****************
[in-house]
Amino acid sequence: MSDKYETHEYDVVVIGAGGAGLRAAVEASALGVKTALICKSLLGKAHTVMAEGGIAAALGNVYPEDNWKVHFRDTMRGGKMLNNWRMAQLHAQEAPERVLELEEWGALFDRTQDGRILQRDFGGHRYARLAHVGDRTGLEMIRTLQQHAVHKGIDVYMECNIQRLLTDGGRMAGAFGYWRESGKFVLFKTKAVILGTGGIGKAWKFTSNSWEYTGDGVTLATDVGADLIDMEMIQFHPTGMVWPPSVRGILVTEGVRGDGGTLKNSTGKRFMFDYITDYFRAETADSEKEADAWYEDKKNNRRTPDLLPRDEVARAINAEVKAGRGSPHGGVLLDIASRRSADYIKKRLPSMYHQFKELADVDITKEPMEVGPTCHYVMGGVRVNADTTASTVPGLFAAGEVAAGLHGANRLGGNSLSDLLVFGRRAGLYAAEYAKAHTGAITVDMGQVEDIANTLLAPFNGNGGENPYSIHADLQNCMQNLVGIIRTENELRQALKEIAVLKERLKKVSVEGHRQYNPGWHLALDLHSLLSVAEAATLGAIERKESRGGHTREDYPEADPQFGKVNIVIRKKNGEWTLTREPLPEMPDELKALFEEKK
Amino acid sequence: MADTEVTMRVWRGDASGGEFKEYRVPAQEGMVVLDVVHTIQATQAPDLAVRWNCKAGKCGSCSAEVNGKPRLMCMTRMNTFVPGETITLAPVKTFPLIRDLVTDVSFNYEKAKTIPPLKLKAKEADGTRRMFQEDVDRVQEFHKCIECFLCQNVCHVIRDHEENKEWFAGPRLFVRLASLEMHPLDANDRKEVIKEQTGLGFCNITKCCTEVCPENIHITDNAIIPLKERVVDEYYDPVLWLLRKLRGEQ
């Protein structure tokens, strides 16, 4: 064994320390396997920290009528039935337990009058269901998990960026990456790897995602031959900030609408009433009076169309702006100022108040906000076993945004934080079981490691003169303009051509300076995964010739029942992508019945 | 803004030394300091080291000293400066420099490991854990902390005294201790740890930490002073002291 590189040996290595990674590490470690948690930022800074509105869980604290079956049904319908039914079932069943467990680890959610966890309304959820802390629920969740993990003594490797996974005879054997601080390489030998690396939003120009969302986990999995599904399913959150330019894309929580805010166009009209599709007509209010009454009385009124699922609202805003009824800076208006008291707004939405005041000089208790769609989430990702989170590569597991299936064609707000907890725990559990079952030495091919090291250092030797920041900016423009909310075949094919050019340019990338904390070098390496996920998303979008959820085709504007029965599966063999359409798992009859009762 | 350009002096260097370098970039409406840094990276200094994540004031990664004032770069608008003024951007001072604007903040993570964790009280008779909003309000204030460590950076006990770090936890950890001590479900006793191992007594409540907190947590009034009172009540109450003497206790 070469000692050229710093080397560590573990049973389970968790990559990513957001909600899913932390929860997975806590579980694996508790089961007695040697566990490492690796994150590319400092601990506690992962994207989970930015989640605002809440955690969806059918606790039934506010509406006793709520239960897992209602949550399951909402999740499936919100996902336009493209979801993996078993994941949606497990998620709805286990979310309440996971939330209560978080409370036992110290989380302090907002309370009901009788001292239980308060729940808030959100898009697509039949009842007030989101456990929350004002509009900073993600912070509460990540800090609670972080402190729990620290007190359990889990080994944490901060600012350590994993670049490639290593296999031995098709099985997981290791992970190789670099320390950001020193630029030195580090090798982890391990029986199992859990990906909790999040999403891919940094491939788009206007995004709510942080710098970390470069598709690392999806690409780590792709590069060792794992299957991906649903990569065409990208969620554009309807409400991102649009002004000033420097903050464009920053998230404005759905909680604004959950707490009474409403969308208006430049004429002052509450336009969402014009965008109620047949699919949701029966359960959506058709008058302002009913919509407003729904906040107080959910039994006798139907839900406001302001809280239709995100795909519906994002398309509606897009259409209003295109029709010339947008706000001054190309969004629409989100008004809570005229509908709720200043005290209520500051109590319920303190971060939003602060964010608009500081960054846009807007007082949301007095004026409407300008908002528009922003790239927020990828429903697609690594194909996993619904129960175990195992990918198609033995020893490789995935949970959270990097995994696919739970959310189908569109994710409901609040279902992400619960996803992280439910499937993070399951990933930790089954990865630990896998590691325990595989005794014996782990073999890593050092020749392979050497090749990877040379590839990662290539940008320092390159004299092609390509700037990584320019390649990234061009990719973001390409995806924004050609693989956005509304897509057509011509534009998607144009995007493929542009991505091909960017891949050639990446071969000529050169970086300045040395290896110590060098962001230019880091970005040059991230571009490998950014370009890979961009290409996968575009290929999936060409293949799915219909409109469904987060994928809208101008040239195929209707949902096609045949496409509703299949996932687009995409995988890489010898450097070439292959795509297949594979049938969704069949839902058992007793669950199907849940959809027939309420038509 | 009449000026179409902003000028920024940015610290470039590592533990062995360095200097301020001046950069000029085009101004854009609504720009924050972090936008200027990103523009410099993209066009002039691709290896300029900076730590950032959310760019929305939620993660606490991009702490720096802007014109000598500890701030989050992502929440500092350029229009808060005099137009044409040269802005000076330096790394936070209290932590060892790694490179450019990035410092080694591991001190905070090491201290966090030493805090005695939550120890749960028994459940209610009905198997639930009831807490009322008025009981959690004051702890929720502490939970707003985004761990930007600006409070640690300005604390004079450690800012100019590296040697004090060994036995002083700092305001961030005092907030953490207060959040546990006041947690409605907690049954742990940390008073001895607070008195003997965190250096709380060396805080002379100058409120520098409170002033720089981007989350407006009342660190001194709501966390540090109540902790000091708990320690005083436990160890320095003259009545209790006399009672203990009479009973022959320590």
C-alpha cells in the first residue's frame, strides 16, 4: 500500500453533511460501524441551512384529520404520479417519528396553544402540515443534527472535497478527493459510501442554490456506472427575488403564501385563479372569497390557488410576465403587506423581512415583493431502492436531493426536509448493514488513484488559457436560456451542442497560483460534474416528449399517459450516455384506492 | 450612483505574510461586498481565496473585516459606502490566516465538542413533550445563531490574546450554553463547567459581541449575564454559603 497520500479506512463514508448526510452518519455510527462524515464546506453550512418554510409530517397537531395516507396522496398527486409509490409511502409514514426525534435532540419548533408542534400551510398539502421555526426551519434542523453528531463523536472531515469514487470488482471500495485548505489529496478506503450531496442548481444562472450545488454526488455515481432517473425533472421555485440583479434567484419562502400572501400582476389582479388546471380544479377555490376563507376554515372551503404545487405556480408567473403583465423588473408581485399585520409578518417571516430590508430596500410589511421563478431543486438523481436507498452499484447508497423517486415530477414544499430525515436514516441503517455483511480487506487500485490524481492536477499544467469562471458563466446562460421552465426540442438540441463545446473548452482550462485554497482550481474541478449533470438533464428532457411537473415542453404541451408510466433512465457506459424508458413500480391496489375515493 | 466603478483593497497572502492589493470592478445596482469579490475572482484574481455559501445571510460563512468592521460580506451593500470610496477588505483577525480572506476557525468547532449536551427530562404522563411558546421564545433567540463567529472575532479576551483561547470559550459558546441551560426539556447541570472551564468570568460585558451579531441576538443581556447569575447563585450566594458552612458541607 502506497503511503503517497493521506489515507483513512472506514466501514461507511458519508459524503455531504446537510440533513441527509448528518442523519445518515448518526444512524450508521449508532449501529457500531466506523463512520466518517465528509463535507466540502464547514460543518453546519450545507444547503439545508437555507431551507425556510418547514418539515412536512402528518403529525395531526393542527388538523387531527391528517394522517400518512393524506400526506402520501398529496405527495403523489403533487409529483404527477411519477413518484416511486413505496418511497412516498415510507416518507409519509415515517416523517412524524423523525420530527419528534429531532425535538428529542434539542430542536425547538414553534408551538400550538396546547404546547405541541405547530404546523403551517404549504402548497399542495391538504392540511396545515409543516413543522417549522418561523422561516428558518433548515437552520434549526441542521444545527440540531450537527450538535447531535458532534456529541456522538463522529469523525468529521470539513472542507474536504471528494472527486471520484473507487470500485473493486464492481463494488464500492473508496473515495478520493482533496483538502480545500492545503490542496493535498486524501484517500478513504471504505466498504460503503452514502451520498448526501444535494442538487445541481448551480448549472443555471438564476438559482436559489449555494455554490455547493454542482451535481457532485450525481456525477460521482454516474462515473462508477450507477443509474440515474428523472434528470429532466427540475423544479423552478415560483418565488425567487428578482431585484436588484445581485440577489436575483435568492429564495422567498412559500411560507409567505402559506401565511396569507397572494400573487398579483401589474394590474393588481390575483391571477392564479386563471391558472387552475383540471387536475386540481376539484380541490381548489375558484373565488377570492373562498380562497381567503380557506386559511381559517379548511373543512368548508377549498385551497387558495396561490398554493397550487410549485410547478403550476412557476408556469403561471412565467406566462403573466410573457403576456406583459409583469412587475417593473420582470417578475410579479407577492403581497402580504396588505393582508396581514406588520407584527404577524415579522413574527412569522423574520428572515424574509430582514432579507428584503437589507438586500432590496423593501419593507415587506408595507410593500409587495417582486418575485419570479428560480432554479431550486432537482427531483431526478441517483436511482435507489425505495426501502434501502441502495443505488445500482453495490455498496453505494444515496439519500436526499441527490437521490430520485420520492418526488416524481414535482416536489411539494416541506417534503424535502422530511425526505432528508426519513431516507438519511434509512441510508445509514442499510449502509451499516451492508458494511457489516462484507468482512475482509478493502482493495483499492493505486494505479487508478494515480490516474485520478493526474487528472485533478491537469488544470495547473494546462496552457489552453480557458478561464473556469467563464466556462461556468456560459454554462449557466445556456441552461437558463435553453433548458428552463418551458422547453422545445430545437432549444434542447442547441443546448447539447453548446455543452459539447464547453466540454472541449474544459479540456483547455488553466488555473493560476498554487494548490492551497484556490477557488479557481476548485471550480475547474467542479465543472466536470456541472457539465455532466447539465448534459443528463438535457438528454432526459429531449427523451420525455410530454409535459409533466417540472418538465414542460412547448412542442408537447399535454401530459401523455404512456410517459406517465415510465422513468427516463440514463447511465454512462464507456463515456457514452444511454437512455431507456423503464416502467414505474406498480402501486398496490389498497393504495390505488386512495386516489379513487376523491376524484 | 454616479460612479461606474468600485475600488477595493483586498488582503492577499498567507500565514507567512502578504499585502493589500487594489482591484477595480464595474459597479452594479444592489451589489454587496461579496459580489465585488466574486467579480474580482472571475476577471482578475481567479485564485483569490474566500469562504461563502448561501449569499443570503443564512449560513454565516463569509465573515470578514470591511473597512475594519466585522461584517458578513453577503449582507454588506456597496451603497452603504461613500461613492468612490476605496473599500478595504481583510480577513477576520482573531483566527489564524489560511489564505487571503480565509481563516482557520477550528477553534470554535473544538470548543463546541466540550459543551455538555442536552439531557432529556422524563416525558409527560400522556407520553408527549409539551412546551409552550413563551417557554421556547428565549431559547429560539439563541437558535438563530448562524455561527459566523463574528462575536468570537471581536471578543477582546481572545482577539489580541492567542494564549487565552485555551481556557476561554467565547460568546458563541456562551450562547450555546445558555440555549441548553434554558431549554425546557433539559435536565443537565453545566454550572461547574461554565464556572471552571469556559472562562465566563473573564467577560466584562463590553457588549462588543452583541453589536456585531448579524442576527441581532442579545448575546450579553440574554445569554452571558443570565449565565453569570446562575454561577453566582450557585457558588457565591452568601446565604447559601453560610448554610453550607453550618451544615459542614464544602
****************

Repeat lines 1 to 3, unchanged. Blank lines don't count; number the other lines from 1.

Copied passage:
[in-house]
Amino acid sequence: MSDKYETHEYDVVVIGAGGAGLRAAVEASALGVKTALICKSLLGKAHTVMAEGGIAAALGNVYPEDNWKVHFRDTMRGGKMLNNWRMAQLHAQEAPERVLELEEWGALFDRTQDGRILQRDFGGHRYARLAHVGDRTGLEMIRTLQQHAVHKGIDVYMECNIQRLLTDGGRMAGAFGYWRESGKFVLFKTKAVILGTGGIGKAWKFTSNSWEYTGDGVTLATDVGADLIDMEMIQFHPTGMVWPPSVRGILVTEGVRGDGGTLKNSTGKRFMFDYITDYFRAETADSEKEADAWYEDKKNNRRTPDLLPRDEVARAINAEVKAGRGSPHGGVLLDIASRRSADYIKKRLPSMYHQFKELADVDITKEPMEVGPTCHYVMGGVRVNADTTASTVPGLFAAGEVAAGLHGANRLGGNSLSDLLVFGRRAGLYAAEYAKAHTGAITVDMGQVEDIANTLLAPFNGNGGENPYSIHADLQNCMQNLVGIIRTENELRQALKEIAVLKERLKKVSVEGHRQYNPGWHLALDLHSLLSVAEAATLGAIERKESRGGHTREDYPEADPQFGKVNIVIRKKNGEWTLTREPLPEMPDELKALFEEKK
Amino acid sequence: MADTEVTMRVWRGDASGGEFKEYRVPAQEGMVVLDVVHTIQATQAPDLAVRWNCKAGKCGSCSAEVNGKPRLMCMTRMNTFVPGETITLAPVKTFPLIRDLVTDVSFNYEKAKTIPPLKLKAKEADGTRRMFQEDVDRVQEFHKCIECFLCQNVCHVIRDHEENKEWFAGPRLFVRLASLEMHPLDANDRKEVIKEQTGLGFCNITKCCTEVCPENIHITDNAIIPLKERVVDEYYDPVLWLLRKLRGEQ